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Old 07-15-09, 08:43 PM
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Originally Posted by RonaldHaines100 View Post
List all reasons how I could have stripped my crank arm.
Crossthreading. (#1 with a bullet!)
Pedal threaded 1/2 way in, then ridden. (Usually in combination with crossthreading.)
Mismachined threads, particularly with cheap parts. (Oversize crankarm hole, undersize pedal axle.)
Left pedal put in right crankarm and vice-versa. (Seen it happen.)
French threaded pedals in English threaded crankarm. (On parts 30+ years old.)
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Old 07-15-09, 09:55 PM
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Originally Posted by mackerel View Post
Makes it easier to remove the pedals years later.
In addition to greasing the threads, I also take the pedal off about twice a year, just to exercise those threads. Years ago, I had one pedal that took plenty of creativity, application of physics and cussing just to remove.
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Old 07-15-09, 10:01 PM
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You never install pedals without grease. Ever.
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Old 07-16-09, 06:37 PM
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One piece cranks use 1/2" pedal spindles.
Cotterless cranks use 9/16" pedal spindles.
Always use grease.
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Old 07-16-09, 07:18 PM
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Originally Posted by RonaldHaines100 View Post
is grease completely nessasary when installing pedals?
I use anti-seize compound;
(The goop that looks like a mix of aluminum powder in a heavy oil.)
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Old 07-16-09, 07:43 PM
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Originally Posted by Shimagnolo View Post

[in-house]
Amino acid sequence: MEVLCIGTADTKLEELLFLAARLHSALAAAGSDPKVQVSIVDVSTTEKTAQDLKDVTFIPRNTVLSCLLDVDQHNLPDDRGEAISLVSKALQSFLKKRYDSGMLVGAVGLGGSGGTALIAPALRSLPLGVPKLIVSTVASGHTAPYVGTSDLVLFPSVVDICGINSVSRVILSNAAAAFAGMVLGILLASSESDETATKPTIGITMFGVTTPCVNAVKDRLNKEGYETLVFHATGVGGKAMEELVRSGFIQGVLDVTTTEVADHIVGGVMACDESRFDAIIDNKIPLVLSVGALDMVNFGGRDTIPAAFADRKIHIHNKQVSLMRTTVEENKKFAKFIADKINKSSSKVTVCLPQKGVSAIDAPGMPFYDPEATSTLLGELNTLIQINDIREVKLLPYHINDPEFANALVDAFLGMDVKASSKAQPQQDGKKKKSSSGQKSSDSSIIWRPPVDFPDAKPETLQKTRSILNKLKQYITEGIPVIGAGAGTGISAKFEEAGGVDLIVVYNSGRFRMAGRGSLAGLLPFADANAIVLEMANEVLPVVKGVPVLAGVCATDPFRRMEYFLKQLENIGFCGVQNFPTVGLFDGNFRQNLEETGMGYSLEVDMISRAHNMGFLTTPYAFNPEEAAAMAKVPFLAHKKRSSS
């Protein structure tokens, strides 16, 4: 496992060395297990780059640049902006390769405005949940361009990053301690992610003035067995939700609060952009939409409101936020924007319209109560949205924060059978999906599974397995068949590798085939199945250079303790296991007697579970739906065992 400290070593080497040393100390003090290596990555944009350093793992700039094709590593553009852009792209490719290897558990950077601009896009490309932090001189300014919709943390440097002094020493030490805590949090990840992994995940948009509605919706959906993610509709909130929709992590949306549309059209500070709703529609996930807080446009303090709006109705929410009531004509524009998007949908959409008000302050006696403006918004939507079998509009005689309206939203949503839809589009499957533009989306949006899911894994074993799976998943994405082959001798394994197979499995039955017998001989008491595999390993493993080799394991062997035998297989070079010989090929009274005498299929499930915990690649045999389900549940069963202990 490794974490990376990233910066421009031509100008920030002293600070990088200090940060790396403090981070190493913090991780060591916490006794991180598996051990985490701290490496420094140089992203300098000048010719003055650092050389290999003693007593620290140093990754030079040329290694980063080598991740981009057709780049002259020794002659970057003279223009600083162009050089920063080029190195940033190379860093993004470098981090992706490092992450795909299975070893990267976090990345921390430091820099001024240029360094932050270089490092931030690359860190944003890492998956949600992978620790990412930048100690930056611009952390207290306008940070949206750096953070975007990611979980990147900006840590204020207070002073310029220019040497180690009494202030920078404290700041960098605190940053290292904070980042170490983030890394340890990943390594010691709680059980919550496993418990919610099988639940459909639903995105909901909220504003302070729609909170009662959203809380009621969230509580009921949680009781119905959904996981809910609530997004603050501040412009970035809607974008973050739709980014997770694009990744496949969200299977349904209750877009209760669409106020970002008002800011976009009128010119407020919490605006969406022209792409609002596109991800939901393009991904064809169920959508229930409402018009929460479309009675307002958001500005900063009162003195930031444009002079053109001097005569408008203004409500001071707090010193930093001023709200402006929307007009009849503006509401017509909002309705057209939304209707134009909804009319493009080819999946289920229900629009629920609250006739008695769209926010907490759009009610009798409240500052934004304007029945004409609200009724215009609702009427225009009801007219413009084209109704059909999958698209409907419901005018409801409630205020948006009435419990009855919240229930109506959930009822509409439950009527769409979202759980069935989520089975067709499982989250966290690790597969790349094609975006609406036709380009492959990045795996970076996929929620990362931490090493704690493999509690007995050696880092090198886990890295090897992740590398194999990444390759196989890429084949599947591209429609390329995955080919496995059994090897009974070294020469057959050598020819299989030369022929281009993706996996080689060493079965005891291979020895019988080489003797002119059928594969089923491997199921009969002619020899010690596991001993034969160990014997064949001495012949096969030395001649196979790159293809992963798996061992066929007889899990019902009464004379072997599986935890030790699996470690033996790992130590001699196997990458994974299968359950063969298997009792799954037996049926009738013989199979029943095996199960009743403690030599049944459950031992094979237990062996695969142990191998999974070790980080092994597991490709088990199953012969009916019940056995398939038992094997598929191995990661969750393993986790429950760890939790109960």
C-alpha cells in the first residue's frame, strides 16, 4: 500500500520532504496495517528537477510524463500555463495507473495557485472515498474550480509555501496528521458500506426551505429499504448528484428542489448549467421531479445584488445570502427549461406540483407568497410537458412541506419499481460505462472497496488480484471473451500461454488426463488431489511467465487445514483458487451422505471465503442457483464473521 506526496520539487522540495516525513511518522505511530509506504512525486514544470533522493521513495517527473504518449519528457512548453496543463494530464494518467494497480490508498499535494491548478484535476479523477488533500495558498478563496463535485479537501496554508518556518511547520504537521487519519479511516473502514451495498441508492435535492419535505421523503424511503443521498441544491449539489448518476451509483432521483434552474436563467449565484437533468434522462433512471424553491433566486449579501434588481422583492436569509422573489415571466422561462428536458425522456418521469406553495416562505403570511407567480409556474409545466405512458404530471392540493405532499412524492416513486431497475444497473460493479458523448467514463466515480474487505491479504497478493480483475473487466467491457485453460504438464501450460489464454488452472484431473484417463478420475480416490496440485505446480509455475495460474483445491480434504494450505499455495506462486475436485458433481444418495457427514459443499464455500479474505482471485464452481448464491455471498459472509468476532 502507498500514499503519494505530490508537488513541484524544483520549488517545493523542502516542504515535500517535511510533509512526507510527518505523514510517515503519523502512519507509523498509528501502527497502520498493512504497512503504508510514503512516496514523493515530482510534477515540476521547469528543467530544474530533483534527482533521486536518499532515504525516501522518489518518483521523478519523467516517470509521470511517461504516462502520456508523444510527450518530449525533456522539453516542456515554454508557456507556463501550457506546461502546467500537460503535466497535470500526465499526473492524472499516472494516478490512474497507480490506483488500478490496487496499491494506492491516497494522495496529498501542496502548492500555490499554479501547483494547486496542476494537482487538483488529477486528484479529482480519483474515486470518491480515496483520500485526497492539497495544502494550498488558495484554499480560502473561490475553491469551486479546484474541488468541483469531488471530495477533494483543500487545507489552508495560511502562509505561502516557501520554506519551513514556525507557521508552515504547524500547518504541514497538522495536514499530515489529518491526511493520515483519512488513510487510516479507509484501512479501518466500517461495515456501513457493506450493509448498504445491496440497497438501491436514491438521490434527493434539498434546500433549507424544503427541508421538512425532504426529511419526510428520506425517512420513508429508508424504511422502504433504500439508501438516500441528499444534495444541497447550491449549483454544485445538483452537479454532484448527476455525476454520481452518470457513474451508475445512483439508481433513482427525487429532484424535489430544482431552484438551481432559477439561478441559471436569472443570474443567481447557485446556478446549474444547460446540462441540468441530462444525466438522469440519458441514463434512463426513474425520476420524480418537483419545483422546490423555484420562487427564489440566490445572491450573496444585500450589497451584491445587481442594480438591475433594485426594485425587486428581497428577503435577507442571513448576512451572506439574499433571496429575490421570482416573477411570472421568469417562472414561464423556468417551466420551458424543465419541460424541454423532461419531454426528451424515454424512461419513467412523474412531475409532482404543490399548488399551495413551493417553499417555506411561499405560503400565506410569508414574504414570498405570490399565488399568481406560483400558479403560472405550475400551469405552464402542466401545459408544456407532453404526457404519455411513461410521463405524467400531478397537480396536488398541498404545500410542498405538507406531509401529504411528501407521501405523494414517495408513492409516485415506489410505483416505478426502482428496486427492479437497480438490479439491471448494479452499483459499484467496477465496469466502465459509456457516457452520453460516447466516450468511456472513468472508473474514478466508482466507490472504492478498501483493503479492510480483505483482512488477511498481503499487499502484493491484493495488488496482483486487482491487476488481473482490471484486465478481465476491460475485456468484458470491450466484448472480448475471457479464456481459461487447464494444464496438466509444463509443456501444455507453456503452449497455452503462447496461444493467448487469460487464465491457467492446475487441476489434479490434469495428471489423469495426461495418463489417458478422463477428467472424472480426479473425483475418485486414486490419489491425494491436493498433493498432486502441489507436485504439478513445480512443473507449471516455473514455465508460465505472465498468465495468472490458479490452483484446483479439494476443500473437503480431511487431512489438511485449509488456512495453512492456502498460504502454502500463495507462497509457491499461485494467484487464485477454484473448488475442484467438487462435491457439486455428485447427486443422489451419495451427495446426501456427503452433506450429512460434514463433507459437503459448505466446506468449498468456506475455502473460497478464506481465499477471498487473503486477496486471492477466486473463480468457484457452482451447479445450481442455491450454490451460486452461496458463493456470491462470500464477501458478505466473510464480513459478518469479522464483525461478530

I use anti-seize compound;
(The goop that looks like a mix of aluminum powder in a heavy oil.)
Or Ni powder or Cu powder. For this application it accomplishes the same thing as grease.

I also remove pedals at least once a year, clean the threads and grease them before reinstalling. Same reasoning as removing and greasing seatposts and stems at least annually.
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Old 07-17-09, 08:56 AM
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Originally Posted by RonaldHaines100 View Post
is grease completely nessasary when installing pedals?
Only if you want to be able to remove them at some point.
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Old 07-17-09, 10:31 AM
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I usually blow them out with Tri-Flow before greasing. When you unscrew pedals, they often pull in road crud with them.
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Old 07-17-09, 12:46 PM
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Fun Fact: Ashtabula Cranks, AKA one piece cranks, are 1/2". They are named after the city outside Detroit where they were first produced.
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Old 07-17-09, 12:53 PM
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Originally Posted by nahh View Post
Fun Fact: Ashtabula Cranks, AKA one piece cranks, are 1/2". They are named after the city outside Detroit where they were first produced.
Ashtabula's actually in extreme northern Ohio, just north of Toledo and south of the Michigan border
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Old 07-17-09, 02:55 PM
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Originally Posted by moxfyre View Post
Ashtabula's actually in extreme northern Ohio, just north of Toledo and south of the Michigan border
nice! I learn something new everyday.
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Old 07-17-09, 03:00 PM
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Originally Posted by nahh View Post
nice! I learn something new everyday.
Glad to be of service. I'm a veritable fount of useless knowledge today